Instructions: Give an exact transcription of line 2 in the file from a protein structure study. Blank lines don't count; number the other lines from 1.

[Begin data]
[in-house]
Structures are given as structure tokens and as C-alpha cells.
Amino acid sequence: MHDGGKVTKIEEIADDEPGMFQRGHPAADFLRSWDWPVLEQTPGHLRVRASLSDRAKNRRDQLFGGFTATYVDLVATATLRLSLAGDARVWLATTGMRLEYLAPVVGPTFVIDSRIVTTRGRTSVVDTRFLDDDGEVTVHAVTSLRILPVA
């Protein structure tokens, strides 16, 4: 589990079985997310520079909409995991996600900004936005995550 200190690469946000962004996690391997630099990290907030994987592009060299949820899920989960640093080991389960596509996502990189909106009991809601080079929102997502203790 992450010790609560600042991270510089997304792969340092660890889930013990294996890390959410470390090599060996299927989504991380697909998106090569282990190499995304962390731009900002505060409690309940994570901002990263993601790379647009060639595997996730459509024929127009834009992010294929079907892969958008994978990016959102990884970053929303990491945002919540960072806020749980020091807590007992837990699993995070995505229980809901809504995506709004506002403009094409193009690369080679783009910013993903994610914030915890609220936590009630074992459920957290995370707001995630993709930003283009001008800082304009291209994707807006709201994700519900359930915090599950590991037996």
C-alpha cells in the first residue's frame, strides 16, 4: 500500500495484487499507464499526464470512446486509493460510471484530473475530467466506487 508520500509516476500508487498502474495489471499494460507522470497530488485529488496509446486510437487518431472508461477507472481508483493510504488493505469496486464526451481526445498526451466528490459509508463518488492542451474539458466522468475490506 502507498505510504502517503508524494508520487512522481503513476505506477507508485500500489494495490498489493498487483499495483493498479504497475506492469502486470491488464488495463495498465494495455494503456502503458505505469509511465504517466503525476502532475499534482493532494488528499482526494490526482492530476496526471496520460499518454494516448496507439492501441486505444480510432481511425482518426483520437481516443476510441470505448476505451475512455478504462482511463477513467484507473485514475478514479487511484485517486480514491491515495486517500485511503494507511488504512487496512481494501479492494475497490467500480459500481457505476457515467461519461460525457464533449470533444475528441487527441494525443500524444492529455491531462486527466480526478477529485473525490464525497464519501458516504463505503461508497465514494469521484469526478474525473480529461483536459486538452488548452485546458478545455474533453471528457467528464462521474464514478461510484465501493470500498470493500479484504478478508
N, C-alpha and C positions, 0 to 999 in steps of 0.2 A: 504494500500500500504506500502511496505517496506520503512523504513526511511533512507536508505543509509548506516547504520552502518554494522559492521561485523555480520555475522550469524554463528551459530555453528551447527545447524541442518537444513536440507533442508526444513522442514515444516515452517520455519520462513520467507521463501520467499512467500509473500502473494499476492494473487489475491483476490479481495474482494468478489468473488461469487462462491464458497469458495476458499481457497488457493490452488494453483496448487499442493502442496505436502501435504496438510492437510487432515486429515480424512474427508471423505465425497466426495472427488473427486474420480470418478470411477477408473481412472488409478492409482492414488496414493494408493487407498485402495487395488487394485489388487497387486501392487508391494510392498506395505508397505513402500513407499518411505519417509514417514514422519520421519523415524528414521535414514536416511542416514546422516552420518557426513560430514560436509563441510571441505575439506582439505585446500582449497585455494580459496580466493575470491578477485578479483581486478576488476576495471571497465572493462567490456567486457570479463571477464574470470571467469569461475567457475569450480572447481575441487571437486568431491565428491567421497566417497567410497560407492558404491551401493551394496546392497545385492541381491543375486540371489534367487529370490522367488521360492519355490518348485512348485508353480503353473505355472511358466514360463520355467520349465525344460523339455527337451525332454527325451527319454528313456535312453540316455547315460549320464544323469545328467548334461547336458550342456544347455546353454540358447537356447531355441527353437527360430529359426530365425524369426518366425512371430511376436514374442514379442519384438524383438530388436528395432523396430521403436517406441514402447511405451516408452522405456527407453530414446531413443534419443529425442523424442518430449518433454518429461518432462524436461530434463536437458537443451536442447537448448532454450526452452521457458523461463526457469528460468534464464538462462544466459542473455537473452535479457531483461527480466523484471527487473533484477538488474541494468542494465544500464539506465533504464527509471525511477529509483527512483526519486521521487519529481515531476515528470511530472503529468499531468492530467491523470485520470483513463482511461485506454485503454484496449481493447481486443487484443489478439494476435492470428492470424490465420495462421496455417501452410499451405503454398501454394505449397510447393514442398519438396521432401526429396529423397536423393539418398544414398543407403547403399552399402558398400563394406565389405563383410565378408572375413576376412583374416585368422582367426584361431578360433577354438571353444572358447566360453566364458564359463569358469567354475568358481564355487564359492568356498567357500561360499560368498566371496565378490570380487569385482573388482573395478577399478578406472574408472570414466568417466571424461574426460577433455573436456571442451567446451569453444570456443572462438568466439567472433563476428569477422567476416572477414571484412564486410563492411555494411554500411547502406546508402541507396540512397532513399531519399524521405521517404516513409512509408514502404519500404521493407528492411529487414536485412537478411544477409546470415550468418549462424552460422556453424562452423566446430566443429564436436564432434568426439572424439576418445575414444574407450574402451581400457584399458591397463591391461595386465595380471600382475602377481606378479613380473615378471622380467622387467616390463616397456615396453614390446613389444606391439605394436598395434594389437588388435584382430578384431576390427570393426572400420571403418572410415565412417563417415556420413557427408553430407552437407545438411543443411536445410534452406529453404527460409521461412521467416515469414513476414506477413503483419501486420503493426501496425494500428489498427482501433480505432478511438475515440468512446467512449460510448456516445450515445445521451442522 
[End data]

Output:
Structures are given as structure tokens and as C-alpha cells.